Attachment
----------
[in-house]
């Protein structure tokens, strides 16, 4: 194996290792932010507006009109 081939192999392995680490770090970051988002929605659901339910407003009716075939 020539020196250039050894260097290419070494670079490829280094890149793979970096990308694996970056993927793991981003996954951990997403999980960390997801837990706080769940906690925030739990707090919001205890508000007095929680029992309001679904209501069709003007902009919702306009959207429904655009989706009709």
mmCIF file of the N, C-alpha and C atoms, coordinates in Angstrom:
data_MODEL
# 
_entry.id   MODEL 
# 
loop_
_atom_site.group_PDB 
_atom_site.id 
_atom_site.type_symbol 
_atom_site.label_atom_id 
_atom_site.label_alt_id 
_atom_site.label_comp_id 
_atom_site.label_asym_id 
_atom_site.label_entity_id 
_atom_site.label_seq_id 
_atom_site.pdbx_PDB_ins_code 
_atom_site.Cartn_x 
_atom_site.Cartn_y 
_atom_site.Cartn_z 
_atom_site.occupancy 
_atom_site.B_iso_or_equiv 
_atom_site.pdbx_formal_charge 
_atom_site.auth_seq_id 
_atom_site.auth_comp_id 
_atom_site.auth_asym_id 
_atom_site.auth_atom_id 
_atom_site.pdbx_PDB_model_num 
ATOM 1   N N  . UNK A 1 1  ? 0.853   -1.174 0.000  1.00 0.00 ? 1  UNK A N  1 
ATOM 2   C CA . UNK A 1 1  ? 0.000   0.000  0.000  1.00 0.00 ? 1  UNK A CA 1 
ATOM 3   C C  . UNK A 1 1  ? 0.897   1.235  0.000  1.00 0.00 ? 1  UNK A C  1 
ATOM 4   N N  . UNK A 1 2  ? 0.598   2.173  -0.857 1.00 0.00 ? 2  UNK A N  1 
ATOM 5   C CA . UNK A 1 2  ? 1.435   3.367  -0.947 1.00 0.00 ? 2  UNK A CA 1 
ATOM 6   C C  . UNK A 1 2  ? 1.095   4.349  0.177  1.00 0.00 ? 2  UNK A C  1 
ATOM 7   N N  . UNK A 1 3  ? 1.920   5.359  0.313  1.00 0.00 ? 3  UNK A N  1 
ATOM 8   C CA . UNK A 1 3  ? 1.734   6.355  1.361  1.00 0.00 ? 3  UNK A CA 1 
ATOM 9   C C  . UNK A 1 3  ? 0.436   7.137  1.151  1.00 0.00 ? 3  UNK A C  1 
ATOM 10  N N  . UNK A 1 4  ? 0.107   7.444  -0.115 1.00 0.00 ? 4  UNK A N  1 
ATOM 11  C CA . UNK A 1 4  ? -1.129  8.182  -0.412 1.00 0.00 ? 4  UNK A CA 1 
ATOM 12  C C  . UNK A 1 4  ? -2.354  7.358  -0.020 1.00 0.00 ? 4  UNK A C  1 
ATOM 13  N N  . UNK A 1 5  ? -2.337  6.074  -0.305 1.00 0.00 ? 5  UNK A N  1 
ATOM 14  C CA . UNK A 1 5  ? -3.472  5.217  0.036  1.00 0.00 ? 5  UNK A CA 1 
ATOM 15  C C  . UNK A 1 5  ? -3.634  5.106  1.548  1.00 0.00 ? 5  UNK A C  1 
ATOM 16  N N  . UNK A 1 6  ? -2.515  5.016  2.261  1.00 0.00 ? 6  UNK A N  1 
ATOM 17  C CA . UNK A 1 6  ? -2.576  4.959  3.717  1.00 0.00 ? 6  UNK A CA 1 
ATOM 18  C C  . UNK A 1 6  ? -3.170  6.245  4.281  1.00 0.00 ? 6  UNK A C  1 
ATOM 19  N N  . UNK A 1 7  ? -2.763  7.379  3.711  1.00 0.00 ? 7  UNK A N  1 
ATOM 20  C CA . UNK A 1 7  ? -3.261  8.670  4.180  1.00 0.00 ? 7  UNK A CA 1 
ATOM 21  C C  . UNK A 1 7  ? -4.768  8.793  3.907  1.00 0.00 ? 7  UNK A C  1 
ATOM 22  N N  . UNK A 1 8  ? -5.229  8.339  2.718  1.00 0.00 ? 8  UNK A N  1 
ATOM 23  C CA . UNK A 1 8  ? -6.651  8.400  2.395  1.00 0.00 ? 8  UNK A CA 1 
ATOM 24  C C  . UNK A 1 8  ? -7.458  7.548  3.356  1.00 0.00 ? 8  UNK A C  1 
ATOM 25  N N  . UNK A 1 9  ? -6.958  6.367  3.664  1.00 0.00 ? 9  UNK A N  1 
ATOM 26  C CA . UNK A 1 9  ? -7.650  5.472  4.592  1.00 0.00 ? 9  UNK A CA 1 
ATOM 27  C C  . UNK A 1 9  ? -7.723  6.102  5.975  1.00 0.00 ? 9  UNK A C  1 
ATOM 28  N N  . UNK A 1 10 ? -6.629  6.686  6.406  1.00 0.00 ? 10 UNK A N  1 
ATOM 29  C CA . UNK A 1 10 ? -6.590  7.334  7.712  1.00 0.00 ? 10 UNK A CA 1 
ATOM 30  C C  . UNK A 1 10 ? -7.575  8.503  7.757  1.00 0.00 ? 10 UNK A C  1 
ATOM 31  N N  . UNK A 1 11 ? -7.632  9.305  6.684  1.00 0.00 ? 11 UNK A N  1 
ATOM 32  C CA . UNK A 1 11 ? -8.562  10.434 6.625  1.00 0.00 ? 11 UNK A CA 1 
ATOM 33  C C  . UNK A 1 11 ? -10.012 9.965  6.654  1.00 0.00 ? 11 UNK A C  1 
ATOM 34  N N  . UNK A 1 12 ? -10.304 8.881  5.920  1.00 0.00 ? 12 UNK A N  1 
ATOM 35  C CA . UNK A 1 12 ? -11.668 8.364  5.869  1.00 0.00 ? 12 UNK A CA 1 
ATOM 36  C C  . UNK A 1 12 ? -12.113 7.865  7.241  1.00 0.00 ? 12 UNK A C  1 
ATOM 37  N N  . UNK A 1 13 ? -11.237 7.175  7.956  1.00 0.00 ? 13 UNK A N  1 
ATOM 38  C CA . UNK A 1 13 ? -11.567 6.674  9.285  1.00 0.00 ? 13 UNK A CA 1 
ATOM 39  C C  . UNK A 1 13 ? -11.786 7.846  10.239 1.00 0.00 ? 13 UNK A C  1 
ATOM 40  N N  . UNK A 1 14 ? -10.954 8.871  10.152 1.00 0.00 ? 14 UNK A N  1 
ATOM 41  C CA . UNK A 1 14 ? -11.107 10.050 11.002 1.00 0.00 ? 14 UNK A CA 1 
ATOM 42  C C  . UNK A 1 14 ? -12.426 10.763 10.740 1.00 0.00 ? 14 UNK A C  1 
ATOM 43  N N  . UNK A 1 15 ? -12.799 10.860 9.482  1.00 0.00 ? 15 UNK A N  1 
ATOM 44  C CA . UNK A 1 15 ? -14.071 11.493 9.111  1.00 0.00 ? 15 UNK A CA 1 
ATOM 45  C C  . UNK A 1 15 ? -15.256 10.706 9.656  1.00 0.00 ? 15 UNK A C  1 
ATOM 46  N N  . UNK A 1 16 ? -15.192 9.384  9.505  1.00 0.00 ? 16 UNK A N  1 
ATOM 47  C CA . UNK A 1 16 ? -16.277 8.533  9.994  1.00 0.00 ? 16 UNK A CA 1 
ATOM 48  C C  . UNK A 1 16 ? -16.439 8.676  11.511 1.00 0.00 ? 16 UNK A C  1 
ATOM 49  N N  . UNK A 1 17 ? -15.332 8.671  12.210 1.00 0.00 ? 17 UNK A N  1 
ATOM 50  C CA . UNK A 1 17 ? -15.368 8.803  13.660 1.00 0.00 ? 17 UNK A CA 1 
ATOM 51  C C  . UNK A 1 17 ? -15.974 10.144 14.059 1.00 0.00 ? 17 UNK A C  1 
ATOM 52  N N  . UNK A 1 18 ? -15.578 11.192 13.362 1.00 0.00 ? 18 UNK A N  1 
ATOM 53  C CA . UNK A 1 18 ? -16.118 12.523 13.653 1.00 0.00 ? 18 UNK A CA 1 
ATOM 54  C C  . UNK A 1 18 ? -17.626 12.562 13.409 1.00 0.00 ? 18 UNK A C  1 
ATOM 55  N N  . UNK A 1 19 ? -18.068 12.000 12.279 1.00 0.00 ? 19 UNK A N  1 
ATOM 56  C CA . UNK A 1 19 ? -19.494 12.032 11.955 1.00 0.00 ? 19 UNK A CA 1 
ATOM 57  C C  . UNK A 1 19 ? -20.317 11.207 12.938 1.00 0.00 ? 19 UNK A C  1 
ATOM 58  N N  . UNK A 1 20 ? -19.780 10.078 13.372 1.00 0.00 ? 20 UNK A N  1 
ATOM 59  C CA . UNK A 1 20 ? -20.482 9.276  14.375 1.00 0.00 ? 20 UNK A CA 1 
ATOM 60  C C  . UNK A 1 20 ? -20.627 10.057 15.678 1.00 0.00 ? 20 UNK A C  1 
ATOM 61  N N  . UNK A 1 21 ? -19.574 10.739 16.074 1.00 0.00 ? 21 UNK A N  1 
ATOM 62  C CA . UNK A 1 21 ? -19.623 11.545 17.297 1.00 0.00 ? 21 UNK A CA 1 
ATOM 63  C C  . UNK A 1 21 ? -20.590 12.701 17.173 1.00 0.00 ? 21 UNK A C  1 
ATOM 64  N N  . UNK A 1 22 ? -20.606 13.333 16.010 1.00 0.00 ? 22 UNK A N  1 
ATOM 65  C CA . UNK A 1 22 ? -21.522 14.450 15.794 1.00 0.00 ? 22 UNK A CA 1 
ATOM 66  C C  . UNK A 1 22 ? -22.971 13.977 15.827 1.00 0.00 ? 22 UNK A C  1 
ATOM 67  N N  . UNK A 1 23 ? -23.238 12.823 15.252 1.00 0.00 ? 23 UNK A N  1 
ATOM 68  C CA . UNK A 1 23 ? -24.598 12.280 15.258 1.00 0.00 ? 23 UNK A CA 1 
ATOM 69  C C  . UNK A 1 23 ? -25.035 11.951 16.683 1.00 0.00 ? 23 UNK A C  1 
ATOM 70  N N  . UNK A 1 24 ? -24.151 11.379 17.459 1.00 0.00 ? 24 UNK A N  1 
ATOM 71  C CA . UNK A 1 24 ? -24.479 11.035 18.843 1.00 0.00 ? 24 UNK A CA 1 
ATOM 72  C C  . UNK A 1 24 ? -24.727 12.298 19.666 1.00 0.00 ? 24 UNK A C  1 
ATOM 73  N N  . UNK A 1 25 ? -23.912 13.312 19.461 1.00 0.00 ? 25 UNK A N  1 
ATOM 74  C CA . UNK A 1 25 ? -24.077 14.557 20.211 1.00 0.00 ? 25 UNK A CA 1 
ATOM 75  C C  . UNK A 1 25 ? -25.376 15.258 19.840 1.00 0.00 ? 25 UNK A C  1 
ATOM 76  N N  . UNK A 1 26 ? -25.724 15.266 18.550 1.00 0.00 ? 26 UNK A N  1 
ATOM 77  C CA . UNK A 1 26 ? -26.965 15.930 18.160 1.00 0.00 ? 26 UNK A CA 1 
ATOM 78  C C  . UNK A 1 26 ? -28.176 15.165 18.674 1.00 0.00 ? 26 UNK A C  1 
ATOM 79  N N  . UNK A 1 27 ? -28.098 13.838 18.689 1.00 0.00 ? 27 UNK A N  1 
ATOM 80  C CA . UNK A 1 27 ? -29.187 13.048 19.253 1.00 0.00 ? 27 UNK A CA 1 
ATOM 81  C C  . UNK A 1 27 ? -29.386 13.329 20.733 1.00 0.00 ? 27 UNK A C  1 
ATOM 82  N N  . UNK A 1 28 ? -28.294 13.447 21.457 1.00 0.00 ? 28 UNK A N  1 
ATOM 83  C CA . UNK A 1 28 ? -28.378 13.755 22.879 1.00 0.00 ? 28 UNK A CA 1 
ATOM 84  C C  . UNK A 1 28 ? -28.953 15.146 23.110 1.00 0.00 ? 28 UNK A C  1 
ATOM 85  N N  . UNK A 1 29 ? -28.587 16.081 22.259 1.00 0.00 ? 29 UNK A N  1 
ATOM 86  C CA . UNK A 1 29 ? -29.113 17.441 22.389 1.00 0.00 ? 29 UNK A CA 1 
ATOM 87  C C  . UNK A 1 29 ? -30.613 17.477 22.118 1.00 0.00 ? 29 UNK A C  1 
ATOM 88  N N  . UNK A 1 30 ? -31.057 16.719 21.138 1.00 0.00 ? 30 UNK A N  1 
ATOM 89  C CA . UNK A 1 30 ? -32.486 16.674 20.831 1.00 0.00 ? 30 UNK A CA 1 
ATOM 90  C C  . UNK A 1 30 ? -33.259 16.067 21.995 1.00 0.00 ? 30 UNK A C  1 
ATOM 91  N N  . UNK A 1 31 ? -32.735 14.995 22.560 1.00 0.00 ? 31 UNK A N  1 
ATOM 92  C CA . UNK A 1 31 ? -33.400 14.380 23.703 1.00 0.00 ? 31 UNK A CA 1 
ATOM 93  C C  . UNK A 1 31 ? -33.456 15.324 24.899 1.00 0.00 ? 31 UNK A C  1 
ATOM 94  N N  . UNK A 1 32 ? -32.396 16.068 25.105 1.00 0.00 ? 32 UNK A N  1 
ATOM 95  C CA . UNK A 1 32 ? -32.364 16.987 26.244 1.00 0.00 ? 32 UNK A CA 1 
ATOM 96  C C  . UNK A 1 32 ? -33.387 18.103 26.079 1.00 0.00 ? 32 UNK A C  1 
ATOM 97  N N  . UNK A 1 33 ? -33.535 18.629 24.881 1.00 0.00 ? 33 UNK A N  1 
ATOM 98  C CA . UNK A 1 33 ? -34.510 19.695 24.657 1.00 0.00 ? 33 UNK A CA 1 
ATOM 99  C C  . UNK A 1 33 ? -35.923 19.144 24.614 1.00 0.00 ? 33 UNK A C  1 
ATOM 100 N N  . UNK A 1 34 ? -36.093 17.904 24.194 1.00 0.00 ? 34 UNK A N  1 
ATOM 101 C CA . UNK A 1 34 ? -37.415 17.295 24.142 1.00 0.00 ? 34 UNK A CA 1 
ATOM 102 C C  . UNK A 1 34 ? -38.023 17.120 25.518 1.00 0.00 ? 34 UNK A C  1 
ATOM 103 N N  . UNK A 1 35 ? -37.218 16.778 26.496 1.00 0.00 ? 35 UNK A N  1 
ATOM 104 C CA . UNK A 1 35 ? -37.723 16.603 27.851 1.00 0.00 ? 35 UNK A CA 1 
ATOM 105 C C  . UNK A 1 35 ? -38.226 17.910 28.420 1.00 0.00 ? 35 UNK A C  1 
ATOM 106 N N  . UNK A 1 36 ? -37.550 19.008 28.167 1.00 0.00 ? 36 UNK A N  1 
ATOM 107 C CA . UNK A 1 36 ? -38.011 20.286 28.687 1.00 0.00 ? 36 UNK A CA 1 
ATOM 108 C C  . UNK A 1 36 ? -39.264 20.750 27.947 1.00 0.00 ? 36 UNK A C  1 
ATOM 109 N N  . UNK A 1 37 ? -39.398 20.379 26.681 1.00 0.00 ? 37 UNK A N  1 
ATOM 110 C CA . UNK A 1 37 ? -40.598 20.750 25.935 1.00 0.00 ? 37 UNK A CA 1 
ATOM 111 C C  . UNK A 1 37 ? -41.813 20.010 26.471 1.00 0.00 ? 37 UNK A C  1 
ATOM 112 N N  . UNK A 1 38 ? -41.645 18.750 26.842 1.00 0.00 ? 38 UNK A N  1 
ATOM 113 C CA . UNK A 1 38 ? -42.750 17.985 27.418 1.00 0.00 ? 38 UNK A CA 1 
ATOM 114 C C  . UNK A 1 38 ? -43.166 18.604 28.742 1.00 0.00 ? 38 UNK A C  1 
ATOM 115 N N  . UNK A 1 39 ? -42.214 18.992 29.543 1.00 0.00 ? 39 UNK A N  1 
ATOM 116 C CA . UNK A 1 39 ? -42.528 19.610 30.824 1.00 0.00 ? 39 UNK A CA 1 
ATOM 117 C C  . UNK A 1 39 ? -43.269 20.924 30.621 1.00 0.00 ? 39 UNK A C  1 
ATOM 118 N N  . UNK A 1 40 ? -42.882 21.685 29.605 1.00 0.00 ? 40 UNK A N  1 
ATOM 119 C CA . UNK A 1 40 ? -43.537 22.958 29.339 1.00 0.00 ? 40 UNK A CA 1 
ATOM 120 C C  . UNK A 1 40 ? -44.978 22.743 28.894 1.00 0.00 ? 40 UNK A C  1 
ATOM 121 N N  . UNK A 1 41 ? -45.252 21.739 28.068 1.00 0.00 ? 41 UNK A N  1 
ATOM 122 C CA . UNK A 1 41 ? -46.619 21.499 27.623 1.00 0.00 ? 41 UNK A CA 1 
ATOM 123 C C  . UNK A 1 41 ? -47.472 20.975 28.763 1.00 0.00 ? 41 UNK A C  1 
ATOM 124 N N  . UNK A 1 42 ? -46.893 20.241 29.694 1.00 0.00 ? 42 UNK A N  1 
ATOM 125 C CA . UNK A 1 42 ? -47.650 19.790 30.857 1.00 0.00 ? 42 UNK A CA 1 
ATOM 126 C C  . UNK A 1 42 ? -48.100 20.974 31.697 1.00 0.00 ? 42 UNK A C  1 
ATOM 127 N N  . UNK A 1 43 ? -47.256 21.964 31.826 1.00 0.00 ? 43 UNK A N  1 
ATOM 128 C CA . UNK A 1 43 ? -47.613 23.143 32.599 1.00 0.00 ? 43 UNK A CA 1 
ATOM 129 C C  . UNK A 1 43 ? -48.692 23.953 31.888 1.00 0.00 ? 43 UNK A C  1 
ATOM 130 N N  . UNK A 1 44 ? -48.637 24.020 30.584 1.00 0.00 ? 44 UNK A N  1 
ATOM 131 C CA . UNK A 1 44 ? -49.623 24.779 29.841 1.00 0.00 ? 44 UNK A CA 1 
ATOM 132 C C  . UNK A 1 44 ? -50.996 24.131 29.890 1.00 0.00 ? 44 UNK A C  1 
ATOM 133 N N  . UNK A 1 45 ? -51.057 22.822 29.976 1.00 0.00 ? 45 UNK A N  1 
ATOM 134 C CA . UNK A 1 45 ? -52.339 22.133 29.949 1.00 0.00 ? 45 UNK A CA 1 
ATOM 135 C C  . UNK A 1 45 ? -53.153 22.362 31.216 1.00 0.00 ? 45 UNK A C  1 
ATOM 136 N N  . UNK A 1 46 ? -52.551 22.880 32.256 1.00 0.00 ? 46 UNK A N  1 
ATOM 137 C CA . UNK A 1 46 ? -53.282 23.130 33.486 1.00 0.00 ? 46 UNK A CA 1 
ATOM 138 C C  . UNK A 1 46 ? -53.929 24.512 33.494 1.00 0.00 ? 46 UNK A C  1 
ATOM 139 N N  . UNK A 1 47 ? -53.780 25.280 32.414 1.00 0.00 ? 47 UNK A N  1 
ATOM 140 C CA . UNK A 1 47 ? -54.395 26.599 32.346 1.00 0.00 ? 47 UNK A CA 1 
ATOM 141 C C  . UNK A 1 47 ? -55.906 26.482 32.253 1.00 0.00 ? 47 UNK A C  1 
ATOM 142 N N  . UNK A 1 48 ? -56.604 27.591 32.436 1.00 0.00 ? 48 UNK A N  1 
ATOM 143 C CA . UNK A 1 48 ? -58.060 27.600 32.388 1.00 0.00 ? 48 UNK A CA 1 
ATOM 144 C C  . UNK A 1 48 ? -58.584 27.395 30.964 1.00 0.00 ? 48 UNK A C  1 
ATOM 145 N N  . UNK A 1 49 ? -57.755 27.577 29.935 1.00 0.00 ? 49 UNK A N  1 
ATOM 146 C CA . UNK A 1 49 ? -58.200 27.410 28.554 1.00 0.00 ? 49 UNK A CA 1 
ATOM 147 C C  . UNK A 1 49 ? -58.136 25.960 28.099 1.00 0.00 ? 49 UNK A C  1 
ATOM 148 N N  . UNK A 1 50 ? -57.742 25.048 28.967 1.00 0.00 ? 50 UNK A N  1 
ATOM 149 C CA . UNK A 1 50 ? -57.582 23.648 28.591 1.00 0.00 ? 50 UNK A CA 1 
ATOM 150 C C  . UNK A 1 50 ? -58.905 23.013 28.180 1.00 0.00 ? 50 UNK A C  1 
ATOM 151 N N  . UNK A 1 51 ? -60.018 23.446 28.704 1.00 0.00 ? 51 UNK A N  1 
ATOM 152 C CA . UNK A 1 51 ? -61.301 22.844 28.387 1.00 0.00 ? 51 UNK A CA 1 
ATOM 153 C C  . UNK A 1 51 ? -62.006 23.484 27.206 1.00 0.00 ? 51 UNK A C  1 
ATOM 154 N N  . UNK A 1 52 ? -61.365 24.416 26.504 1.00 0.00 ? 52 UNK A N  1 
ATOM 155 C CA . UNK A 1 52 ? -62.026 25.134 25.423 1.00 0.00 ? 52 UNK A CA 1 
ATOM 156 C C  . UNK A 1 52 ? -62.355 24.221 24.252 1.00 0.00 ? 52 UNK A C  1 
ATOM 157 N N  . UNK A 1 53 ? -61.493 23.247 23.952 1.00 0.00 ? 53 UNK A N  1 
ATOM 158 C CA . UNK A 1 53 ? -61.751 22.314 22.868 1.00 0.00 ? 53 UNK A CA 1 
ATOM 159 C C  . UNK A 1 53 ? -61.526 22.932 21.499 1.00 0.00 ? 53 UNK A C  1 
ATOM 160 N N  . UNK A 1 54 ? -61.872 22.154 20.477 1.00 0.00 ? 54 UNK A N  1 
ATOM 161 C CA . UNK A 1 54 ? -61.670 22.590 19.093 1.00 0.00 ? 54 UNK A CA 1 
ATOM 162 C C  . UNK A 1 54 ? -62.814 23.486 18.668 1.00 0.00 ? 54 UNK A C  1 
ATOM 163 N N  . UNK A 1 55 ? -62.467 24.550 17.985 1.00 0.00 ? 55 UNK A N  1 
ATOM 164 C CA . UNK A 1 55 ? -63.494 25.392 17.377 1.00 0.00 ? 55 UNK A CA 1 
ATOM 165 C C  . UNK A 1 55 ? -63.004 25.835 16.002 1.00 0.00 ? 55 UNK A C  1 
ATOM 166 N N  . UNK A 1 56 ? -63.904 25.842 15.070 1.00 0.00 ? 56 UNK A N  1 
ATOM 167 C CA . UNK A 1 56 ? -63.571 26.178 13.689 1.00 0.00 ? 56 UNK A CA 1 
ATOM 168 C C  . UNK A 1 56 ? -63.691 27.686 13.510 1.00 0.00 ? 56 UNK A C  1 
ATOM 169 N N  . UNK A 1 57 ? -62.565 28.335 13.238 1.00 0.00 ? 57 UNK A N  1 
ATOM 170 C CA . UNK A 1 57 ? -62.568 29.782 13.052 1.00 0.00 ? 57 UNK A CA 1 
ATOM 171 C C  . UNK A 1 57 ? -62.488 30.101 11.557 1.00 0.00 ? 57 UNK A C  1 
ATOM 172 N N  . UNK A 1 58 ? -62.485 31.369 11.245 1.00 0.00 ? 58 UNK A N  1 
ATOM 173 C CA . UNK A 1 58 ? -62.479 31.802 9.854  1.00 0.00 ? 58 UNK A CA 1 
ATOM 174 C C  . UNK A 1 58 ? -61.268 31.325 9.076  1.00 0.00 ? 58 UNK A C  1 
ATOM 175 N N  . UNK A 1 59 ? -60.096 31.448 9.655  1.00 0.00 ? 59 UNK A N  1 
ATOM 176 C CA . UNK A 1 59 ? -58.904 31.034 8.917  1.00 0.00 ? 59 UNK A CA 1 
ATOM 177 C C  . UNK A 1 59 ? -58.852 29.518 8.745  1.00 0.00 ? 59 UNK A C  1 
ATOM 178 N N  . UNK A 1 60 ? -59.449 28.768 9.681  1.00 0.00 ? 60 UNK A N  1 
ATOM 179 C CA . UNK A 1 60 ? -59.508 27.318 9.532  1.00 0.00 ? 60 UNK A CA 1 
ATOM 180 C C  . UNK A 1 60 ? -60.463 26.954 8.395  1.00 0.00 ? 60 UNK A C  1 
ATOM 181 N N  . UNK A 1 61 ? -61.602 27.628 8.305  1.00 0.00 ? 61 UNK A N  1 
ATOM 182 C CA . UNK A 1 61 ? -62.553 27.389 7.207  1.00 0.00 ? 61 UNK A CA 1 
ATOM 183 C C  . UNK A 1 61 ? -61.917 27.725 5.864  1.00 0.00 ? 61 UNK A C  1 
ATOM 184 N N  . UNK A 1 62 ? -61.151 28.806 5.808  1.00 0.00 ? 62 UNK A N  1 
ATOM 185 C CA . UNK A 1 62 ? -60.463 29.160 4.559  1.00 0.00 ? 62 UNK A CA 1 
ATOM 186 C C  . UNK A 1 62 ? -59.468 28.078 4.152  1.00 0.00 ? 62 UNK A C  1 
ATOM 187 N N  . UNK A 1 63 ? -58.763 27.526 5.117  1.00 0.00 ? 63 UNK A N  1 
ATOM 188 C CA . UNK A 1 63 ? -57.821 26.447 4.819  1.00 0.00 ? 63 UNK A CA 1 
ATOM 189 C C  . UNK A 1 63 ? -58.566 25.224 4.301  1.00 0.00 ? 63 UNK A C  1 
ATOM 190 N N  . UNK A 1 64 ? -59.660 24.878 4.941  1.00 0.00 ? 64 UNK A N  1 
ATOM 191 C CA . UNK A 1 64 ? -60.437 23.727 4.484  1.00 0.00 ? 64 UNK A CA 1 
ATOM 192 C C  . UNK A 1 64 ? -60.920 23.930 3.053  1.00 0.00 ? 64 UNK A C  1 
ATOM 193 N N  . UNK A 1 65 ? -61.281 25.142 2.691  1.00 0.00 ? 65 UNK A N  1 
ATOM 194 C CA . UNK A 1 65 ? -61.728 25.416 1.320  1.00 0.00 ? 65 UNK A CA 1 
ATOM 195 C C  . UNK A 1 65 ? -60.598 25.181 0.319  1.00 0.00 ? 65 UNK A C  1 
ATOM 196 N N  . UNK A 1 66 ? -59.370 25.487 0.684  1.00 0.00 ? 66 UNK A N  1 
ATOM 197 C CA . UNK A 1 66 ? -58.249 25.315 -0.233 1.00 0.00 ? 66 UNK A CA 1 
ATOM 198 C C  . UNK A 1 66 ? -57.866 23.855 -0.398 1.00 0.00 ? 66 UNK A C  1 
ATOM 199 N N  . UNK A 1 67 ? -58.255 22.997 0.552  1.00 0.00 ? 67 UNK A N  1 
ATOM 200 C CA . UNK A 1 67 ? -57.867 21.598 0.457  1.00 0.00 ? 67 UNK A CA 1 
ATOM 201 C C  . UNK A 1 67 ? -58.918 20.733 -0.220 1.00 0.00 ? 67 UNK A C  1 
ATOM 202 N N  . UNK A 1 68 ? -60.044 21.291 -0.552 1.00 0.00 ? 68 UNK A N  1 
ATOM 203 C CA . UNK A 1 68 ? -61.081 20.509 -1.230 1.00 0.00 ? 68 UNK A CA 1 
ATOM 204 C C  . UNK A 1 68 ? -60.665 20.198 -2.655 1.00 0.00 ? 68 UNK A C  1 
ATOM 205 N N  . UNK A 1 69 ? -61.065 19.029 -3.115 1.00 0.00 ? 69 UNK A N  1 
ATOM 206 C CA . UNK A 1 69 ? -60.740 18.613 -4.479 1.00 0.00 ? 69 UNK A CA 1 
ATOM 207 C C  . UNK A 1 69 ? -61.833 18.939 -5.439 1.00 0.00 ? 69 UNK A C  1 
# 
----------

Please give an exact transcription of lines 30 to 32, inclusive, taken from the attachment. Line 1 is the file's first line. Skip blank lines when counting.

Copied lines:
ATOM 1   N N  . UNK A 1 1  ? 0.853   -1.174 0.000  1.00 0.00 ? 1  UNK A N  1 
ATOM 2   C CA . UNK A 1 1  ? 0.000   0.000  0.000  1.00 0.00 ? 1  UNK A CA 1 
ATOM 3   C C  . UNK A 1 1  ? 0.897   1.235  0.000  1.00 0.00 ? 1  UNK A C  1 